The trouble began with Michael Moore, attorney general of Mississippi, lining up trial lawyers to take on big tobacco companies in the name of recovering state Medicaid money supposedly spent on ill smokers. Let me be clear, I don't like smoking and am not a fan of tobacco companies. Lead paint, asbestos, breast implants, handguns … the trial lawyers, along with their AG colleagues, have gotten more and more out of hand.

And on to Cornyn, who came into office proclaiming that his goal was to "elevate professionalism over politics," and now is calling his state's largest corporation a thief: "We are accusing them of stealing oil and gas owned by the state of Texas."

Such headline grabbing is rampant among state attorneys general. At the Democratic National Conventions this summer, I challenged Michigan Attorney General Jennifer Granholm for going off half-cocked by saying she wanted to do "a Smith & Wesson-type thing" on DoubleClick, the Internet marketing firm.

Perhaps DoubleClick deserved disapproval for considering combining its own database of personal information that could not identify individuals with that of a failing company, whose database could. But the threat by attorneys general to gang up on a company to force it to capitulate just to avoid ruinous defense costs, as the cities and trial lawyers did against Smith & Wesson, is pure legal blackmail – a misuse of the courts to coerce companies to do what some attorneys general want but their legislatures do not.

Perhaps the most egregious activity of the AGs so far is their ganging-up against Microsoft. New books on the antitrust case show that a reasonable settlement foundered after attempts by Judge Richard Posner to get the approval of 19 state attorneys general who had piggy-backed on the federal suit. (State suits, by the way, have been laughed out of court.) A Microsoft official recalls Posner describing his negotiation with the states was "like herding cats."

Alabama's Republican attorney general, Bill Pryor exposed the dangers contingency-fee arrangements between government officials and trial attorneys, as in the tobacco suit, posed to the law. Pryor as Alabama's AG is obligated to defend the state's suit against ExxonMobil, but he has publicly criticized the governor's paying a contingency fee to the law firm hired to handle it.

As Pryor said in a speech last November, "The use of contingent-fee contracts allows government lawyers to avoid the appropriation process; it creates the illusion that the lawsuits are being pursued at no cost to the taxpayers. These contracts also create the potential for outrageous windfalls or even outright corruption for political supporters of the officials who negotiated the contracts."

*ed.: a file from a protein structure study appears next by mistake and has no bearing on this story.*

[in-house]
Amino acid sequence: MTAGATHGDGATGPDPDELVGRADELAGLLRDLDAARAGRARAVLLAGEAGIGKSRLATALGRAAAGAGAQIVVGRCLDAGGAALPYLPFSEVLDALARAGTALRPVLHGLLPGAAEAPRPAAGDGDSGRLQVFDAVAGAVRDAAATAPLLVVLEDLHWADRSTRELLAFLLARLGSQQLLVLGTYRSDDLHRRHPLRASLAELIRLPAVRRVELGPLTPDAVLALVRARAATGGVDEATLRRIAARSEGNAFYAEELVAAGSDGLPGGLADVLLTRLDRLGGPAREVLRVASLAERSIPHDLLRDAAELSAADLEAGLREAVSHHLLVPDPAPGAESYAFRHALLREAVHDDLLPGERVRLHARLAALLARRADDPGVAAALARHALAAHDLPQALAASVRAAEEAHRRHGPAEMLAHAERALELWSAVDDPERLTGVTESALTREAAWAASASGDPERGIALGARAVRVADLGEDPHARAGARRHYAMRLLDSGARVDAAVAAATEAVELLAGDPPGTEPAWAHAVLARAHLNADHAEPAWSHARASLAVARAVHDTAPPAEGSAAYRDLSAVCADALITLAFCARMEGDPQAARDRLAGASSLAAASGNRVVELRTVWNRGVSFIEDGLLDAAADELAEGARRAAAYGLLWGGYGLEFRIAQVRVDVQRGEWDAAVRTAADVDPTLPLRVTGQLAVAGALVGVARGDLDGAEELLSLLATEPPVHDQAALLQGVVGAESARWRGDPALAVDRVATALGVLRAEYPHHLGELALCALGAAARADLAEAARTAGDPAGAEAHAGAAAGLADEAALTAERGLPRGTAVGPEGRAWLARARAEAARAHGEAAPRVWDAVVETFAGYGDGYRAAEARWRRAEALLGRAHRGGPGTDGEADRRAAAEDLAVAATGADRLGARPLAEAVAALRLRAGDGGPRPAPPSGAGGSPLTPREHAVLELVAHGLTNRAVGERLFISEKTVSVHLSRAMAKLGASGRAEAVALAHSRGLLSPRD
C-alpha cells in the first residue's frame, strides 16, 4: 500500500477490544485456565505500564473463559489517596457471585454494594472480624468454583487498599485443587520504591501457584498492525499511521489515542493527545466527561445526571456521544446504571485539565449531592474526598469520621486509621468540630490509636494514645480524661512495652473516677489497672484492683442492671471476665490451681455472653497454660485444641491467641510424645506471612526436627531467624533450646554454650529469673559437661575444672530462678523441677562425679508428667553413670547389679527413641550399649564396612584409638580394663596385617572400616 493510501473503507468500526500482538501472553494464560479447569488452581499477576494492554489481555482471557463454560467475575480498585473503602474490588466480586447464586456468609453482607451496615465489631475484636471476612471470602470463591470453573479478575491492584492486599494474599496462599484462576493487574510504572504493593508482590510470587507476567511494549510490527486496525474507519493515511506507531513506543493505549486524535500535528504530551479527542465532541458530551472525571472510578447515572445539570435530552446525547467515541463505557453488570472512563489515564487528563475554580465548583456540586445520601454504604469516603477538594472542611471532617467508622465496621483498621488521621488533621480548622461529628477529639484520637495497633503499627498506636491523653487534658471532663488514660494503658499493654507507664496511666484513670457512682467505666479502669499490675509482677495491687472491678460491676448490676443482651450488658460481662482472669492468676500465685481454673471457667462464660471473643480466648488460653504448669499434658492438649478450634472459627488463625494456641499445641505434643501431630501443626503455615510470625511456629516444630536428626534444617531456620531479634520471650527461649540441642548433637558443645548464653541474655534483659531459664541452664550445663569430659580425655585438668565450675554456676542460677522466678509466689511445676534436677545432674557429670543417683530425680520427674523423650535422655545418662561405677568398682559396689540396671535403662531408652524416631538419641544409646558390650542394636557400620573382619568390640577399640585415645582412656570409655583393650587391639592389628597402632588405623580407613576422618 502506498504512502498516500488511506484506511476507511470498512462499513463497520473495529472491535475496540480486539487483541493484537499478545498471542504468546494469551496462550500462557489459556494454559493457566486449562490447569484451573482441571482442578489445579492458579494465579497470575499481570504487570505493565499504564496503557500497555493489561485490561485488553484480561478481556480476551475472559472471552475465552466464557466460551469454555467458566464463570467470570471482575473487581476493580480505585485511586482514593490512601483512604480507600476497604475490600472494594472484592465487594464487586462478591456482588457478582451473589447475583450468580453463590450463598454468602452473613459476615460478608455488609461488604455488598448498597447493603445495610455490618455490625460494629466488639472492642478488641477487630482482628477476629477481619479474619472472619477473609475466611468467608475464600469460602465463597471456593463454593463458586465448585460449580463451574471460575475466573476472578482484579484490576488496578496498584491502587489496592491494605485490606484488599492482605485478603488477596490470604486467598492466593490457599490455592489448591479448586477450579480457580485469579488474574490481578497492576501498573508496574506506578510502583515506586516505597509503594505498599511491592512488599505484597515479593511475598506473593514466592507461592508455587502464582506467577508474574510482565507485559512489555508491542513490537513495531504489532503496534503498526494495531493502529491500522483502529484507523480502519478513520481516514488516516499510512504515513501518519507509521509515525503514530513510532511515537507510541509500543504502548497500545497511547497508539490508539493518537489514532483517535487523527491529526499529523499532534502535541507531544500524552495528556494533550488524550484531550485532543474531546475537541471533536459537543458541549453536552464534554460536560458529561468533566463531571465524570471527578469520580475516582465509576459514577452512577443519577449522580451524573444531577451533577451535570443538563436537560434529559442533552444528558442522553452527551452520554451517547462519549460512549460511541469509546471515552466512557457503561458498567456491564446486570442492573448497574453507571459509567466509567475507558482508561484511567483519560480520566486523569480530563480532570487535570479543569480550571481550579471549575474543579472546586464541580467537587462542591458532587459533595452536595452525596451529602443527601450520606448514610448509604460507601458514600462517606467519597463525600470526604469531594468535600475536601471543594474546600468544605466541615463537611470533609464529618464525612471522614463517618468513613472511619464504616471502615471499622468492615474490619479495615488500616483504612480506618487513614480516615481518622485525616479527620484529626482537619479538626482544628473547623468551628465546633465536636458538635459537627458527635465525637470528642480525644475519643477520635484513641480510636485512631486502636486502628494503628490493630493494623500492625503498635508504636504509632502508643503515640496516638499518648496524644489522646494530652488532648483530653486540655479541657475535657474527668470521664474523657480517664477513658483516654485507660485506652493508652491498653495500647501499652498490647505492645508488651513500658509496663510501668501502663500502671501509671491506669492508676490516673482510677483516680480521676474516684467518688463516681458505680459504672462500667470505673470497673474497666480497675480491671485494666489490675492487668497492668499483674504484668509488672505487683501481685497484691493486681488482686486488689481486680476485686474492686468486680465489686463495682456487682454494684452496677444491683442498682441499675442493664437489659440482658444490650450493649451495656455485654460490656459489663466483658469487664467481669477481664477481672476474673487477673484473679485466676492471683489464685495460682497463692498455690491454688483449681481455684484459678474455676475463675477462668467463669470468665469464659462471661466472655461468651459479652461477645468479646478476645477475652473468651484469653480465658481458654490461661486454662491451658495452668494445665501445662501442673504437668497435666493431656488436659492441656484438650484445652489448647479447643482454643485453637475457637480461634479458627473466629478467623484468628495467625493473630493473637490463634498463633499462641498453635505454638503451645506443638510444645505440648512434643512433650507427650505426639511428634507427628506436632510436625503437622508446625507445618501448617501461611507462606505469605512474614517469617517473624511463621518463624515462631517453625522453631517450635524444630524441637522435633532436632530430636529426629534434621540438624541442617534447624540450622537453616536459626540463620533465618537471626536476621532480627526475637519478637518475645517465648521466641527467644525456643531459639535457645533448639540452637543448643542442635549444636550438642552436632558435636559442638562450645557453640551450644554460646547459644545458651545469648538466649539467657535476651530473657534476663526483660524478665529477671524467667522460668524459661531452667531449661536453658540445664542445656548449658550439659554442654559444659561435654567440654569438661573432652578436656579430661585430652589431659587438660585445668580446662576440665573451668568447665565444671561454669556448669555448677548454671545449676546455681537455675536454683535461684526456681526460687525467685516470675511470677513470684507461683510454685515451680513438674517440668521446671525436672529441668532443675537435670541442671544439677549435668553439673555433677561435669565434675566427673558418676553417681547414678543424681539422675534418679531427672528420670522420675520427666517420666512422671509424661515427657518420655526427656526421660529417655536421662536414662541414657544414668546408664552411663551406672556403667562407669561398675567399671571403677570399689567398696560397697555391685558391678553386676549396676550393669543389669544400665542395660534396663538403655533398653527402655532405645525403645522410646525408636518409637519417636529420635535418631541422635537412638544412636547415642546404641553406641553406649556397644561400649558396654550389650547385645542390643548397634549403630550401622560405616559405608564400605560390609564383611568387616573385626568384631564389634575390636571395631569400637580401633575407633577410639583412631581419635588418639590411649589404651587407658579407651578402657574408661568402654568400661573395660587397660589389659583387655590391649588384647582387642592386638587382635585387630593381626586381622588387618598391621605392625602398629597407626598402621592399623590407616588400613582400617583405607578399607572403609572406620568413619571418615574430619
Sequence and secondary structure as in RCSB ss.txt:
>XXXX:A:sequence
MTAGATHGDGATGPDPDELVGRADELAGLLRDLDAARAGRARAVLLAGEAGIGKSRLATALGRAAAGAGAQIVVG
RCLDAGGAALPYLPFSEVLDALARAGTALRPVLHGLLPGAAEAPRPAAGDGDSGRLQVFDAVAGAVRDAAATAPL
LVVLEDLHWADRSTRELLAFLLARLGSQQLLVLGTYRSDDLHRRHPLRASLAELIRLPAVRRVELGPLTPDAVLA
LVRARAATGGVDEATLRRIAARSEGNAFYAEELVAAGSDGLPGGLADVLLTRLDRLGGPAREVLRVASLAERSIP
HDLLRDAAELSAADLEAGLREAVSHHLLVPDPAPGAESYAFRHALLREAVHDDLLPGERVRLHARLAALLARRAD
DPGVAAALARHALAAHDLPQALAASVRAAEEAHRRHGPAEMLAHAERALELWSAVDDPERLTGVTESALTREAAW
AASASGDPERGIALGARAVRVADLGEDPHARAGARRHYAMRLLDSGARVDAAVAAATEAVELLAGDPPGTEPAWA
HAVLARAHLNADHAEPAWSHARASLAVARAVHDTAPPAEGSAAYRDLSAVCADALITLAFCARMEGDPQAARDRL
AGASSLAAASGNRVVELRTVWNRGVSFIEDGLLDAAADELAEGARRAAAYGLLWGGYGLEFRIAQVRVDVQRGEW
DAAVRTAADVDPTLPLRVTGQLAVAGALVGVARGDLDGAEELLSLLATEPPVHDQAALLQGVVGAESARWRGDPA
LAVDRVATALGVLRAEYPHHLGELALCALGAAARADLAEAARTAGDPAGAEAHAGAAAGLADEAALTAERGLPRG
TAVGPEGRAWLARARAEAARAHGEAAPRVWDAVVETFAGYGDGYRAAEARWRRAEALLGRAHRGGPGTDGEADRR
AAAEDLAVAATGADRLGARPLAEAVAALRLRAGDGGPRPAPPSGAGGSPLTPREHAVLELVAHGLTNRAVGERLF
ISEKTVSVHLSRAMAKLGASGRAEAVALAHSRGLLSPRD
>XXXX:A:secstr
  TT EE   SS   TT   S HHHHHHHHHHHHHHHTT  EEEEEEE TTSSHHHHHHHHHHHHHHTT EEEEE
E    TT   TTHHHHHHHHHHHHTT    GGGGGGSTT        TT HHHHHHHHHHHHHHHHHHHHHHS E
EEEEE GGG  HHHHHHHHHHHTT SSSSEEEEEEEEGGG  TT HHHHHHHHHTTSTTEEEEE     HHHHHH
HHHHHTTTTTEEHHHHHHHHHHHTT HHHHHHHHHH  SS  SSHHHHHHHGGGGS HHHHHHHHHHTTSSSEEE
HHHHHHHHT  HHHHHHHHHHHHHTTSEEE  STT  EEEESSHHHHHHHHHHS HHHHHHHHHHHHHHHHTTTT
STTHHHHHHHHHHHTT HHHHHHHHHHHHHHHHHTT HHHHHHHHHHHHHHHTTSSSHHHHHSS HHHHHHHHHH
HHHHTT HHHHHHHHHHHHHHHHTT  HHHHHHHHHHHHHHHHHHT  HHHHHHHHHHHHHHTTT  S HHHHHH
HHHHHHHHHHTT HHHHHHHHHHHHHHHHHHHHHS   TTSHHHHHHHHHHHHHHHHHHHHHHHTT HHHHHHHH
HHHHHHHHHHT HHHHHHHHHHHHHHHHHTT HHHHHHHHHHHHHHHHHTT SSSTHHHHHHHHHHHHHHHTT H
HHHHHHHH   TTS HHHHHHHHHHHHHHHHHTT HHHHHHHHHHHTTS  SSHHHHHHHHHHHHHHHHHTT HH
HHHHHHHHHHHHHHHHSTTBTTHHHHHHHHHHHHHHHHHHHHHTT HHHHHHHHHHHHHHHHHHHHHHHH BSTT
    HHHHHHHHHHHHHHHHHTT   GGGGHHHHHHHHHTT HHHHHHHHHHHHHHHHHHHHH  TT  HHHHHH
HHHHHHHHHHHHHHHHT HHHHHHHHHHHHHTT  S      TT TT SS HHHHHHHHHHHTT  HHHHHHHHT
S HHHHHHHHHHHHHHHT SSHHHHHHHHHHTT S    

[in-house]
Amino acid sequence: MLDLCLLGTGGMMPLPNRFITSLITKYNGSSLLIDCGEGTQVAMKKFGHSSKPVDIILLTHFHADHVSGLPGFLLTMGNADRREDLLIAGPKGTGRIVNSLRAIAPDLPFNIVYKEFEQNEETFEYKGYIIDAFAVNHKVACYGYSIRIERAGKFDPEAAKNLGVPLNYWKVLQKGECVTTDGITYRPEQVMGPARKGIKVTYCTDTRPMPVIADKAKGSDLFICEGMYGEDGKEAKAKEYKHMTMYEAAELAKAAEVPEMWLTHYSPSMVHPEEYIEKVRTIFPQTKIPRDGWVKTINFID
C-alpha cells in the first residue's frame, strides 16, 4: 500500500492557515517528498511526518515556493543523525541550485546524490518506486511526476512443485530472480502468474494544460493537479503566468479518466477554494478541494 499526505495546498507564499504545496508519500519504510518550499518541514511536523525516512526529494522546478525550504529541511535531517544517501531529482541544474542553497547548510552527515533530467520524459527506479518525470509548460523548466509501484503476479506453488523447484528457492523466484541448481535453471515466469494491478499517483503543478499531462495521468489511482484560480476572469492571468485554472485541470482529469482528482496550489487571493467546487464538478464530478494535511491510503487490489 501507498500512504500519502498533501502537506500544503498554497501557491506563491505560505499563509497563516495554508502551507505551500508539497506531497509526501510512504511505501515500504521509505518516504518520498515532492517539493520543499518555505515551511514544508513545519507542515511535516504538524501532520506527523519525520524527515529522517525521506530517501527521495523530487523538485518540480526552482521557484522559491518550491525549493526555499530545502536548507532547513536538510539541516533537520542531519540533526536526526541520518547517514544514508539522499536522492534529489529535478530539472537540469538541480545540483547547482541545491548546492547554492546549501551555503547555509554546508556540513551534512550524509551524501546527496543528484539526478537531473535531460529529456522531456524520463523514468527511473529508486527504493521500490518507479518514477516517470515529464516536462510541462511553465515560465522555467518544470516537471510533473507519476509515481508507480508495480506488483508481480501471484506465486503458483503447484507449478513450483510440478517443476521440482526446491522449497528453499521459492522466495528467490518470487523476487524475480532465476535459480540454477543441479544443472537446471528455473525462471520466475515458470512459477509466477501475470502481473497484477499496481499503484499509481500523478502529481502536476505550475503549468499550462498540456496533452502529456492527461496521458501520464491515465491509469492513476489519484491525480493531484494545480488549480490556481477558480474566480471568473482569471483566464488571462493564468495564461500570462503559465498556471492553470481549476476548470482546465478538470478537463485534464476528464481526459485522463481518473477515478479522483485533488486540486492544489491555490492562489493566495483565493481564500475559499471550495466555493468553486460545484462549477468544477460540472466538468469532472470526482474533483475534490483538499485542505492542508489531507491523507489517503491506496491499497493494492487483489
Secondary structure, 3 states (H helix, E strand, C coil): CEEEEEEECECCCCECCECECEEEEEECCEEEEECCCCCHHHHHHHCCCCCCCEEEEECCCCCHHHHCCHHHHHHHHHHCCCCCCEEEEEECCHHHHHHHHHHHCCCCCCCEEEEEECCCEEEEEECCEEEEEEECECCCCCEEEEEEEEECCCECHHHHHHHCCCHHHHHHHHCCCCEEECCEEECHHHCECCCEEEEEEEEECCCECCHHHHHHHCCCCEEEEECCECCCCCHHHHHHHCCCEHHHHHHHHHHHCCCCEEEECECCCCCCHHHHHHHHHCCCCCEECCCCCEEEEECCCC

Strange that one of the best of the attorneys general comes from a state with a reputation for ridiculous verdicts. In the latest case against ExxonMobil, the contingency fee law firm hired by Alabama stands to earn $490 million if the verdict holds. Was ExxonMobil wrong about the lease? I don't know. But the verdict has had a "Smith & Wesson-type" effect with one of four other oil firms that have lease disputes with the states. That firm, it is reported, offered to surrender to the state's terms without a fight.

What really makes this case obnoxious (and too typical) is that Siegelman had one of his biggest campaign donors do the litigating. According to triallawyermoney.org, a database of campaign contributions available over the Internet, attorneys in the firm that was chosen gave $69,600 to Siegelman's campaign in the last election cycle and $235,000 to the State Democratic Executive Committee of Alabama. In all, Siegelman received $850,000 from Alabama's trial lawyers and their political action committees.

As Reich wrote two years ago: "In the old days, state legislatures or Congress would enact laws, which would be administered by regulatory agencies." Now, instead, we are "regulating U.S. industry through lawsuits." Why? One big reason is the alliance between attorneys general, ex-AGs (like Siegelman) and trial lawyers. It's an old story of a lust for publicity, for money, for votes at any price, but it is fast making the nation's system of justice into a tool for government extortion – placing the New Economy at further risk.